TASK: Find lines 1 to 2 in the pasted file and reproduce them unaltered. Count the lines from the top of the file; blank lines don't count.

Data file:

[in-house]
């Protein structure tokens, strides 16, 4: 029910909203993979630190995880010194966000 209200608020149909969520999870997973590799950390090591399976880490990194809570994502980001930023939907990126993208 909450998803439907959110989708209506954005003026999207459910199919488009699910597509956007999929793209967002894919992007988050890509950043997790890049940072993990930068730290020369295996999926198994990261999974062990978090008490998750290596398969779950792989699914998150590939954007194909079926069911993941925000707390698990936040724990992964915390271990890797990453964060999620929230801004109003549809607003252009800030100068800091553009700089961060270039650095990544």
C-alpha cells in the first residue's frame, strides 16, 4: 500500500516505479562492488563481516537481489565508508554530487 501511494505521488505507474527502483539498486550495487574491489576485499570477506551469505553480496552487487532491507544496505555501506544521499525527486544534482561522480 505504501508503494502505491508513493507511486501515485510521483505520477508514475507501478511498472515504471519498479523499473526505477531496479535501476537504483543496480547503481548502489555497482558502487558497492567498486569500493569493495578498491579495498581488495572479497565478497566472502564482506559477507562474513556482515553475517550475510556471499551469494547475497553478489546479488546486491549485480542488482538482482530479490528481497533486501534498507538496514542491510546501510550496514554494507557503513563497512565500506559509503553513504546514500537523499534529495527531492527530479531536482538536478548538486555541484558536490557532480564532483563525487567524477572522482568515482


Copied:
[in-house]
């Protein structure tokens, strides 16, 4: 029910909203993979630190995880010194966000 209200608020149909969520999870997973590799950390090591399976880490990194809570994502980001930023939907990126993208 909450998803439907959110989708209506954005003026999207459910199919488009699910597509956007999929793209967002894919992007988050890509950043997790890049940072993990930068730290020369295996999926198994990261999974062990978090008490998750290596398969779950792989699914998150590939954007194909079926069911993941925000707390698990936040724990992964915390271990890797990453964060999620929230801004109003549809607003252009800030100068800091553009700089961060270039650095990544």